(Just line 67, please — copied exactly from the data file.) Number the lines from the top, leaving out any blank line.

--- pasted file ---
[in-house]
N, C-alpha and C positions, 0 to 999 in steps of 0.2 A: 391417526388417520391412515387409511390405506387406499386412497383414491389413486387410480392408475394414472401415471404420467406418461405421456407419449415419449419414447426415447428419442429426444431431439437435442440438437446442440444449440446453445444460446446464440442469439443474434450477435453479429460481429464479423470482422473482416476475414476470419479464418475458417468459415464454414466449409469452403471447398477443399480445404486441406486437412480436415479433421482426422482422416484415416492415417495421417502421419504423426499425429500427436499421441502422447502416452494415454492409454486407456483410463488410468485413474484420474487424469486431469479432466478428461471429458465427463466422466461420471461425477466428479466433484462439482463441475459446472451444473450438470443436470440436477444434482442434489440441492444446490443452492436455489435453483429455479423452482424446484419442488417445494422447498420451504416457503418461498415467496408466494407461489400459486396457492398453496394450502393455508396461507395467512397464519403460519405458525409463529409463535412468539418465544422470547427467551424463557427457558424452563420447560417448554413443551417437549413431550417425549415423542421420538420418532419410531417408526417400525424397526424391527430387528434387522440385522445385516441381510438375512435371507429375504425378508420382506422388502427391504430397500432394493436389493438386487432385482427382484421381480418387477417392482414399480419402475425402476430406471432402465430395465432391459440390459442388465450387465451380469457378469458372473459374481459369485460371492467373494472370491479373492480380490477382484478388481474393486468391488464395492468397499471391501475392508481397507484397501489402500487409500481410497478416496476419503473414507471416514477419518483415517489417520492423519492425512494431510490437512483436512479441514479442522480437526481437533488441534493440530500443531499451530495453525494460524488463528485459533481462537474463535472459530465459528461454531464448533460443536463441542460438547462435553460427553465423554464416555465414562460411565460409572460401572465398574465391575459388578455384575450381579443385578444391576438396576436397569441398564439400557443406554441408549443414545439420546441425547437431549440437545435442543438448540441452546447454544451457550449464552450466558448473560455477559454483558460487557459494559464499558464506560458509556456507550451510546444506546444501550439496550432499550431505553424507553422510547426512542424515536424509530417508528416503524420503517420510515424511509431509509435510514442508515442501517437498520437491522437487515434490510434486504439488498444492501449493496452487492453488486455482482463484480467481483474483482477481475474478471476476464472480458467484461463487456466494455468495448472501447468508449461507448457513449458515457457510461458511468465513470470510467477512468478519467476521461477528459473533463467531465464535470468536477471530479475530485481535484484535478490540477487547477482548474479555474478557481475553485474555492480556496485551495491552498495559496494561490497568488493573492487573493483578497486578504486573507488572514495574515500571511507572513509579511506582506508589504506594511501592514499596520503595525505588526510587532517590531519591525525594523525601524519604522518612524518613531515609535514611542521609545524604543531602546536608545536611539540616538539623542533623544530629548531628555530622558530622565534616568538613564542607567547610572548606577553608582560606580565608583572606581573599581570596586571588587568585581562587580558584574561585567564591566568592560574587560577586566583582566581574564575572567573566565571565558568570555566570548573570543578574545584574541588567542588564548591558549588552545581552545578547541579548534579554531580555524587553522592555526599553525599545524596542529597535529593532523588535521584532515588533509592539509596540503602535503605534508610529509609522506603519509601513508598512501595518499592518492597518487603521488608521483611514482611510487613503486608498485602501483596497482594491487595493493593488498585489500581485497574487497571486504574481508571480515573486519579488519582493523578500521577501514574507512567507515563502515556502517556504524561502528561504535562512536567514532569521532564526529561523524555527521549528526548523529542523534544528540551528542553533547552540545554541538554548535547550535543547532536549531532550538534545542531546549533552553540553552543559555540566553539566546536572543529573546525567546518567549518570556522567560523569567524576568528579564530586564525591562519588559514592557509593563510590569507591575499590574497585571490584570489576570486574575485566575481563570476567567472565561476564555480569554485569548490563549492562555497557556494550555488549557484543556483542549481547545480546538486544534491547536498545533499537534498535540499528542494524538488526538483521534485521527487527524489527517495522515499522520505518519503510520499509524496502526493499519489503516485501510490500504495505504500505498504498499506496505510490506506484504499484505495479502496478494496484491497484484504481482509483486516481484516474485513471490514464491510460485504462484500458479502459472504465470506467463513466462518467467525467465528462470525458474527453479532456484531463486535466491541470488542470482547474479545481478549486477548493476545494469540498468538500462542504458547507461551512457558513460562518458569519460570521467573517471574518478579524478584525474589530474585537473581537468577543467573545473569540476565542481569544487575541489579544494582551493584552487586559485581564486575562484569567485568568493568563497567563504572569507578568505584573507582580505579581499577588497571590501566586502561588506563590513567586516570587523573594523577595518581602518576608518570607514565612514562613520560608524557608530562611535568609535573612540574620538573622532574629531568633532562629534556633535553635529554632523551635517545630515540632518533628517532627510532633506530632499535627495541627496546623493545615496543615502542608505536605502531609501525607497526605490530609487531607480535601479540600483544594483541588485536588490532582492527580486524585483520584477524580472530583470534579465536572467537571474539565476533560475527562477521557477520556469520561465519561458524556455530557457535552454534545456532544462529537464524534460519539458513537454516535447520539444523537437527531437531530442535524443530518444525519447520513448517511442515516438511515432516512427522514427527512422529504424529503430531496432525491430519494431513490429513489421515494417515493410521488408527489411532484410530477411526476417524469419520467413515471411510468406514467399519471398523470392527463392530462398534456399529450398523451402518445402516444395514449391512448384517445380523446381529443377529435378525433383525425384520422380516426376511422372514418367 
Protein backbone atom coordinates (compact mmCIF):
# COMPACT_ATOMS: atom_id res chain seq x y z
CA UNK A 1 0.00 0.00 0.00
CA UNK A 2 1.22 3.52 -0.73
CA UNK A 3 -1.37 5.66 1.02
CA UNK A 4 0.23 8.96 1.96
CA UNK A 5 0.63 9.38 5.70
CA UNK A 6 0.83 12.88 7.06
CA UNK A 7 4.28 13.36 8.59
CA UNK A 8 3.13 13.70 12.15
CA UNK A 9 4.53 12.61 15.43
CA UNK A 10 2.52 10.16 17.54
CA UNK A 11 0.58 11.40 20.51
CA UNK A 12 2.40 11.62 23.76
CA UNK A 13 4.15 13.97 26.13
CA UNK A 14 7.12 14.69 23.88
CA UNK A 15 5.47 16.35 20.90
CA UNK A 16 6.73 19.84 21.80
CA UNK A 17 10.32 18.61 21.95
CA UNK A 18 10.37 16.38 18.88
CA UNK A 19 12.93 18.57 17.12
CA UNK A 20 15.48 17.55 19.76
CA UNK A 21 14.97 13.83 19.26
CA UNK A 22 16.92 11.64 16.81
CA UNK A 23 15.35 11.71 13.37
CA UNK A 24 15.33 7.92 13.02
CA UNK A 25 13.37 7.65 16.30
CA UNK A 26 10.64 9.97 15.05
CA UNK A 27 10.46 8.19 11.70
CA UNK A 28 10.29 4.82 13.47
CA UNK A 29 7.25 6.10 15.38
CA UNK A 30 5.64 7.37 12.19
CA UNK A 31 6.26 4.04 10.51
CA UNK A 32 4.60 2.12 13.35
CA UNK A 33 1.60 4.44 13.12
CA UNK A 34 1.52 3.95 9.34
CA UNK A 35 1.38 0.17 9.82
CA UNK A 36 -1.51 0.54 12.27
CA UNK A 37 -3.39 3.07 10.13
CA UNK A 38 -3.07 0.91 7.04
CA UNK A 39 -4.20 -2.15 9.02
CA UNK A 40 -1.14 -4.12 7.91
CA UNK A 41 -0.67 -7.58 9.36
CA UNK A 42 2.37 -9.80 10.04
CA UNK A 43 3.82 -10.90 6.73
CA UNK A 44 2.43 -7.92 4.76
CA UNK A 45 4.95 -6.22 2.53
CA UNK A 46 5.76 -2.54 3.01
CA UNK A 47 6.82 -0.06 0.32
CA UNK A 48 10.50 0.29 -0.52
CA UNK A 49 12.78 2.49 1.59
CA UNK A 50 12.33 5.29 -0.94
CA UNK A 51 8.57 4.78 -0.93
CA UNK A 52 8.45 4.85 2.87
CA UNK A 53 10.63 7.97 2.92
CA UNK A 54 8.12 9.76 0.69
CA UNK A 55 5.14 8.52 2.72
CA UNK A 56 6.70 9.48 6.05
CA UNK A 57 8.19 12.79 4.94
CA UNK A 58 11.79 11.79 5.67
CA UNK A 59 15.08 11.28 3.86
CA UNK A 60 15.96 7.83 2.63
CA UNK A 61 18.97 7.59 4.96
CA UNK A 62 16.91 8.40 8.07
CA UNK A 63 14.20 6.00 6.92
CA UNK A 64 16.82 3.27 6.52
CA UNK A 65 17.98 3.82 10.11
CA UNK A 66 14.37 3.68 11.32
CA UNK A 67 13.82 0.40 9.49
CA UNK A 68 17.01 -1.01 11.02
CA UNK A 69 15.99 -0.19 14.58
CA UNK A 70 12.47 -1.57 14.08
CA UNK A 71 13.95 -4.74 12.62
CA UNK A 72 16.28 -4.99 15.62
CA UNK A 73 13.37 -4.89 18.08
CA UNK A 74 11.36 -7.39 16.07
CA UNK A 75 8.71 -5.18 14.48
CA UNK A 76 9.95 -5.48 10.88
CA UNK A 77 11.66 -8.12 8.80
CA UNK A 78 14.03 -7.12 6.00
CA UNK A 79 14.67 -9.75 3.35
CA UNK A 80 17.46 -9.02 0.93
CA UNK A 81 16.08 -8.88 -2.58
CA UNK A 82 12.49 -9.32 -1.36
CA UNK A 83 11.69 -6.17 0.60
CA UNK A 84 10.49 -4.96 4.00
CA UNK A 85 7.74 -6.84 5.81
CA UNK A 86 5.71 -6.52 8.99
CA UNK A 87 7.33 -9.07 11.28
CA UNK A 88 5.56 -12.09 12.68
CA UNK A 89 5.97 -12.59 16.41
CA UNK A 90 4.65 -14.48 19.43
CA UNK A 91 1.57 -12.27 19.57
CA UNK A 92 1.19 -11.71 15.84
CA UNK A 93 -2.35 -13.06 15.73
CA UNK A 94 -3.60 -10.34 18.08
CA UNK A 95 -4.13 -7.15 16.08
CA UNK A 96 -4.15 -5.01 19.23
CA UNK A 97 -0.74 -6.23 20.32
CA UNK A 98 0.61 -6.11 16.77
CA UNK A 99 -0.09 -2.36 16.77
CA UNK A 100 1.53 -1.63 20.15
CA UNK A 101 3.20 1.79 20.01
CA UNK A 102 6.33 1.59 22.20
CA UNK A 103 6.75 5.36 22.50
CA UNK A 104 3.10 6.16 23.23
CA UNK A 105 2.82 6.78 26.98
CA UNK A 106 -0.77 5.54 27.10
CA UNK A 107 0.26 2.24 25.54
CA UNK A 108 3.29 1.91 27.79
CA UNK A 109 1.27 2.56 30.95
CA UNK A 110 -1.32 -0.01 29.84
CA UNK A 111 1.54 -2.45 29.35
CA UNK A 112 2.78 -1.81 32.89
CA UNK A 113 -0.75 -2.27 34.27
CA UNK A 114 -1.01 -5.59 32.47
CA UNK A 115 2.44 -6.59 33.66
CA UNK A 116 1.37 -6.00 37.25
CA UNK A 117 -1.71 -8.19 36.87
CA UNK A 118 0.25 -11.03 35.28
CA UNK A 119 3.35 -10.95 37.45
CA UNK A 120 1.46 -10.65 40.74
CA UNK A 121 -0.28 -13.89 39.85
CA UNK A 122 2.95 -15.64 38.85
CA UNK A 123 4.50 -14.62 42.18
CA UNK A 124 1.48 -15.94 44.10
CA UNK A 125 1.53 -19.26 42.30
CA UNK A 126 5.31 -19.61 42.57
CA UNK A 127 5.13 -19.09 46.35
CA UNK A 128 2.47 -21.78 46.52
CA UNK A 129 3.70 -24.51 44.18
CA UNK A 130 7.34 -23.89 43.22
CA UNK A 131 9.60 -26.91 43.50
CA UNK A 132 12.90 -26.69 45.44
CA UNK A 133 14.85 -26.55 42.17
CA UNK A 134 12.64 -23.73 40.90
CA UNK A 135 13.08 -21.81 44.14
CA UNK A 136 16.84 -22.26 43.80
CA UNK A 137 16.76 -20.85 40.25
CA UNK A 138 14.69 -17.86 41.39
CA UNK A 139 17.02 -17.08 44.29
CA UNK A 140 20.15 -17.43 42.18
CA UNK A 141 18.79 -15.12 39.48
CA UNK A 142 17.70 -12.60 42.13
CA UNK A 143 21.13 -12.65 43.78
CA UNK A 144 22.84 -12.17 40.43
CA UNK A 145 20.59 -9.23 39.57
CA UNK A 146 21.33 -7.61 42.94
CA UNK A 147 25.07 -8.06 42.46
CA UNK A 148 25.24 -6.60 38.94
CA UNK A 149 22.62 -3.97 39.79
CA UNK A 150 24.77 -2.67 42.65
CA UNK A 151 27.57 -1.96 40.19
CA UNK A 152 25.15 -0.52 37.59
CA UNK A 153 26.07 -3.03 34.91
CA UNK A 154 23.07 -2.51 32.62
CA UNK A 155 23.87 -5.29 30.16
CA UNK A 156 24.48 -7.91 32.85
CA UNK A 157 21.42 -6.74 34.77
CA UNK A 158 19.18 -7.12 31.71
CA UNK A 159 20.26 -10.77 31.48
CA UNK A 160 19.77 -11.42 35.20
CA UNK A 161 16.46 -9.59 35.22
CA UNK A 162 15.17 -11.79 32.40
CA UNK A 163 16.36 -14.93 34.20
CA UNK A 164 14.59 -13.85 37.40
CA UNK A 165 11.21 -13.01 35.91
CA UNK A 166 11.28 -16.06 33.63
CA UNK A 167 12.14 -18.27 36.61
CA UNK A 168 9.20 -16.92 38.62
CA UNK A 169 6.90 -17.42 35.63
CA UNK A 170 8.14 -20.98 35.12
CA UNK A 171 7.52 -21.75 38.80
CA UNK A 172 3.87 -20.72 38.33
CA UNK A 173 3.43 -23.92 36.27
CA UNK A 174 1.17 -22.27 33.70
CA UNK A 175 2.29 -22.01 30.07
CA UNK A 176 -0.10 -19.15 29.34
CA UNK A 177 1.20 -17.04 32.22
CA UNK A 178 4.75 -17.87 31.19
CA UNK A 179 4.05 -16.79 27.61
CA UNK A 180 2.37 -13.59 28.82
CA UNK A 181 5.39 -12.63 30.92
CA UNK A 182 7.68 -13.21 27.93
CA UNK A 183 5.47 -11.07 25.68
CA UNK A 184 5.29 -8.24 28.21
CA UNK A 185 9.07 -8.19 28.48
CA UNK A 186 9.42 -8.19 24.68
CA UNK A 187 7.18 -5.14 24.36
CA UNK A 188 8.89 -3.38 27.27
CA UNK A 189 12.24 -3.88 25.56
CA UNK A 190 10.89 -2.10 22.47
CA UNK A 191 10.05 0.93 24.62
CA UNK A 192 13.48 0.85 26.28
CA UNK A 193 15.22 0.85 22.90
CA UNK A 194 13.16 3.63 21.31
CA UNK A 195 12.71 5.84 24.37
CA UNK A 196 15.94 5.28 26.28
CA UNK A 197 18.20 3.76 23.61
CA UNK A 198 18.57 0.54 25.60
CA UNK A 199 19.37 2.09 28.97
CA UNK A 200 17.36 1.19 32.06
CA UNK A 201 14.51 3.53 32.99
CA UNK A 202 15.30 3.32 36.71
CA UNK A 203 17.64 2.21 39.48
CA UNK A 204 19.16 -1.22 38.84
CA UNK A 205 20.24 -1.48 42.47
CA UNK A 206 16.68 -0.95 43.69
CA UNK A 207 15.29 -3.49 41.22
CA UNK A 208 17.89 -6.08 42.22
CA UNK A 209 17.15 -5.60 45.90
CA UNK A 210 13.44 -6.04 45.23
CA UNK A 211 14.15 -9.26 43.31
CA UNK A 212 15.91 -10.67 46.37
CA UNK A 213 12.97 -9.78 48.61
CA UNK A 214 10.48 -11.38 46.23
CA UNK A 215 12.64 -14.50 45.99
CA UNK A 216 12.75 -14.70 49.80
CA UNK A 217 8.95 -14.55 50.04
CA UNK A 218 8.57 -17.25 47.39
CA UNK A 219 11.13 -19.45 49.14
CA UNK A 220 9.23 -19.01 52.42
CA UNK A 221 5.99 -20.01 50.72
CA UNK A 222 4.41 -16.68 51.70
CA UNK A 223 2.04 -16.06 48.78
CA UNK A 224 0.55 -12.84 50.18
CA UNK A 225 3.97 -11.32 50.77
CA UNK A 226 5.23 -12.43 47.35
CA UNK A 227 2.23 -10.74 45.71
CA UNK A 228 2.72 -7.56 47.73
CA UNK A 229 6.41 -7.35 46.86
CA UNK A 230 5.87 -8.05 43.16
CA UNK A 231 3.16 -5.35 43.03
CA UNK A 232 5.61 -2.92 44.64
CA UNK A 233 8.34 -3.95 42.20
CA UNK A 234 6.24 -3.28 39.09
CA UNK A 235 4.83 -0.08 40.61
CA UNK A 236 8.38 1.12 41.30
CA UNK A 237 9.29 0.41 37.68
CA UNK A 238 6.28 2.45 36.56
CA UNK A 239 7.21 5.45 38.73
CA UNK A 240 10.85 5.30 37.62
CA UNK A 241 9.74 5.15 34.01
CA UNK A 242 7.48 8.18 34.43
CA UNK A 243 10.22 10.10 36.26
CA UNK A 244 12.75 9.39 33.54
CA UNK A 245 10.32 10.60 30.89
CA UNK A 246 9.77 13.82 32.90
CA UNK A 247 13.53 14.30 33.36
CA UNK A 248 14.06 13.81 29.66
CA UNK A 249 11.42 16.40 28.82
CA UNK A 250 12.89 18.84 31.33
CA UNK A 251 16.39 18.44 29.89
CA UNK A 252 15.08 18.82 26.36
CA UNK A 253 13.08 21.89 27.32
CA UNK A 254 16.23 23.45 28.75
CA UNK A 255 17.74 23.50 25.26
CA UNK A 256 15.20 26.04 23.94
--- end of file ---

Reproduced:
CA UNK A 63 14.20 6.00 6.92